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    We all wrote off the Canadiens in Round 2 when they were down 3-2 to the Bruins. Maybe not everyone, but I did. #DaterJinx.

    Beating Boston on the road in Game 7 showed that the Habs have heart. So, a Game 1 loss at home to the Rangers should just be recognized as that: one game. 

    I first started believing in this team more during a late-season game against Toronto, where the Habs were down three goals within the final four minutes against Ottawa but still won. I should have kept that in mind more when they were down a game to Boston in the semifinals. 

    So, no way are they to be counted out now. There seems to be a joie de vivre aspect to this Canadiens team that not only is refreshing but dangerous. 

Jonathan Quick Isn't Fazed by a Series Deficit

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    Jonathan Quick is the same after a win as he is after a loss: deadly dull. This, as a goalie in the NHL, is a good thing.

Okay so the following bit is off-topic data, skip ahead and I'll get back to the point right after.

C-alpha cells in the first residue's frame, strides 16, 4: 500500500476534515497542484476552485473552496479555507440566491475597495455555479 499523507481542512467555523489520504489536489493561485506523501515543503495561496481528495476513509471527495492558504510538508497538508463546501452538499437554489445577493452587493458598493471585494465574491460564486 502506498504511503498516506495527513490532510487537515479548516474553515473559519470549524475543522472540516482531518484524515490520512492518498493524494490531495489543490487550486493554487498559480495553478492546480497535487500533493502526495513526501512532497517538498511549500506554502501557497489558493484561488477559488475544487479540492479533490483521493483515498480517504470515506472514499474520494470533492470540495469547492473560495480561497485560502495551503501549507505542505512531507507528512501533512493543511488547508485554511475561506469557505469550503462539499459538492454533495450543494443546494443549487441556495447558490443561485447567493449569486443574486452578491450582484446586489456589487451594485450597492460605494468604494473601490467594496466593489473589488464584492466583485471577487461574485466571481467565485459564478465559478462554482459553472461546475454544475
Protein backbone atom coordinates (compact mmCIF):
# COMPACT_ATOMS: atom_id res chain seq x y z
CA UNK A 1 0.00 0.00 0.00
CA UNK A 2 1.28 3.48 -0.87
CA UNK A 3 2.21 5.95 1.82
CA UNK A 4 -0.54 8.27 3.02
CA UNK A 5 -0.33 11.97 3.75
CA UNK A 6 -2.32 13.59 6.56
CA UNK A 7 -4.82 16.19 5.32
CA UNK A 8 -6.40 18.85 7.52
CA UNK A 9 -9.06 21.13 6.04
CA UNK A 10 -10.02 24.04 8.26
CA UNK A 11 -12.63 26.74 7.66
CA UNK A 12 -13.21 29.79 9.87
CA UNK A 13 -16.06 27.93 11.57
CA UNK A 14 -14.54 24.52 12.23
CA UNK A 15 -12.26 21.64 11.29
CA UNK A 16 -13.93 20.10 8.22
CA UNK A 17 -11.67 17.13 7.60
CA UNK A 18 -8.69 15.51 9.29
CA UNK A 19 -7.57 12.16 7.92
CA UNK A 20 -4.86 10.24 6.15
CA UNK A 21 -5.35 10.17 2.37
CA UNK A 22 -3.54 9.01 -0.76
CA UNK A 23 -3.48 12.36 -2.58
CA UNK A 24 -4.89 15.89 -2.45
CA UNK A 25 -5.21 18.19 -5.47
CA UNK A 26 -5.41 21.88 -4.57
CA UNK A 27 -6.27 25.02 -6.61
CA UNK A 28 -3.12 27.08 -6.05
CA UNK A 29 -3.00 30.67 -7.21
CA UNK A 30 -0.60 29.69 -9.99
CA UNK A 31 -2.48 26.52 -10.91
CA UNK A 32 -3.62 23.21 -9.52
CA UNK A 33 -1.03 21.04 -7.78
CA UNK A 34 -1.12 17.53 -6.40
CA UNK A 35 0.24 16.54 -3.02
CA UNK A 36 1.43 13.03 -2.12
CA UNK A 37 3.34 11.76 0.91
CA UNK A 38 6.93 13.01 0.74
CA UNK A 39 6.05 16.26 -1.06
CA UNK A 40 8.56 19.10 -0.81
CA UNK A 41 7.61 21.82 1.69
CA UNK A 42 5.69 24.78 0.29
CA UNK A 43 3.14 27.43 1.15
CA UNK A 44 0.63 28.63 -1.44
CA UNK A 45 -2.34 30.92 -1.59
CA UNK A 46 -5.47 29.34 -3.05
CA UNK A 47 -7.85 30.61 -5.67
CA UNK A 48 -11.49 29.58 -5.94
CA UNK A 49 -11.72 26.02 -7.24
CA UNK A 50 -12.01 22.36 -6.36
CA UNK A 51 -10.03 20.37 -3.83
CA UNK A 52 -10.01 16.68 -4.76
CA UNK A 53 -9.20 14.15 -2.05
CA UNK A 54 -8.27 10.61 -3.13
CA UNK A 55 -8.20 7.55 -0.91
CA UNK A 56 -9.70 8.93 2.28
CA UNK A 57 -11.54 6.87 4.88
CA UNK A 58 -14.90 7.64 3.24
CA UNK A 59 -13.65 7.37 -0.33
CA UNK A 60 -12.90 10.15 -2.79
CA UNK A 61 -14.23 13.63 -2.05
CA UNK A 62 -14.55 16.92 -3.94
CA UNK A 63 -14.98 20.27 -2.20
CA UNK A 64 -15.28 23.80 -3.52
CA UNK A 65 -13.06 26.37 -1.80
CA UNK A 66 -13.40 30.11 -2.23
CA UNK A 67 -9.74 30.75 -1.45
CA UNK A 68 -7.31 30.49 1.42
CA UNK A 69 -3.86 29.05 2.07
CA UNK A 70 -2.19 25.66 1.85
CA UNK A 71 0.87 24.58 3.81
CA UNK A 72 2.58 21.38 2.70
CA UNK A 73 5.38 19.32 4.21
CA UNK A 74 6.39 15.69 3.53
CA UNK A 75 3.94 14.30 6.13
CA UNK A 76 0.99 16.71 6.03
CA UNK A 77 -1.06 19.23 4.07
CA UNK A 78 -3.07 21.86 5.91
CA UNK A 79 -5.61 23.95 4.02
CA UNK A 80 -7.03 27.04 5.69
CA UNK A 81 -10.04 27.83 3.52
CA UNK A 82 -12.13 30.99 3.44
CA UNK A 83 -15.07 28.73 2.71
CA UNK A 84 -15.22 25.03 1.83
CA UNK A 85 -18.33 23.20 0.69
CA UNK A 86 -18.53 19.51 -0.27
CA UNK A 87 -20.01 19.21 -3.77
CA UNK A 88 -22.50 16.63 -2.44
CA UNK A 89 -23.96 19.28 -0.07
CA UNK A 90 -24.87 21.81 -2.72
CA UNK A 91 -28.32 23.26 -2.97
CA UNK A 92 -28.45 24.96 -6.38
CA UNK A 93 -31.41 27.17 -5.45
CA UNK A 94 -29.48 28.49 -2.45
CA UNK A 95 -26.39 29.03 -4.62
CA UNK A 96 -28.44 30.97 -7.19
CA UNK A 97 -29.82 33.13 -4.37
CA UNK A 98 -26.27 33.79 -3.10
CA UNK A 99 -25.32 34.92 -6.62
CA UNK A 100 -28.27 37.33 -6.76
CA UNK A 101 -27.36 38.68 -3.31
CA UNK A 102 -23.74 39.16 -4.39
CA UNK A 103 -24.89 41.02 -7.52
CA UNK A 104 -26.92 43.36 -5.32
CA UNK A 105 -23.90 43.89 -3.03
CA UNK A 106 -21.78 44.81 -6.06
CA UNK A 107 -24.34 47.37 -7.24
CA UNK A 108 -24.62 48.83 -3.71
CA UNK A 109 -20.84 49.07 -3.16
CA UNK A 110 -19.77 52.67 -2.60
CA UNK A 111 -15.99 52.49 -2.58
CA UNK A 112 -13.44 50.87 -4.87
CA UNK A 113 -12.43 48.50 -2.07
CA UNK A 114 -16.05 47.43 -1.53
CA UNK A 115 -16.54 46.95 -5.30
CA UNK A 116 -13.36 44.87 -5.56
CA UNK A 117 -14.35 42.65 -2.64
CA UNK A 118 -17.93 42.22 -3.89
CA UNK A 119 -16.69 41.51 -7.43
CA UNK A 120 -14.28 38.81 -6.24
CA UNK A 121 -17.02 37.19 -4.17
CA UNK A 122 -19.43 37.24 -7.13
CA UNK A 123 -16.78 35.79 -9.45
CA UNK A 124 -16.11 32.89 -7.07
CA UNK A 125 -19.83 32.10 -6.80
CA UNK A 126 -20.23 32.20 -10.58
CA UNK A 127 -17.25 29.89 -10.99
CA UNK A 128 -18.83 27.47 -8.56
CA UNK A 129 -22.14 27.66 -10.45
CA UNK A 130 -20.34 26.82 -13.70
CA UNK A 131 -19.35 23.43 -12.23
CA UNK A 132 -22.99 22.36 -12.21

One loss against the Blackhawks isn't going to send him to the team shrink. He was down 3-0 to the Sharks in the first round, with almost everyone bad-mouthing his ability. He was down 3-2 to the Ducks, with others saying he'd finally hit a wall.

    Now it's one game against the Blackhawks. They say you never panic in a series until you've lost a home game. So, there's nothing to worry about still for LA, especially with this guy in net.

Rick Nash Might Finally Have Woken Up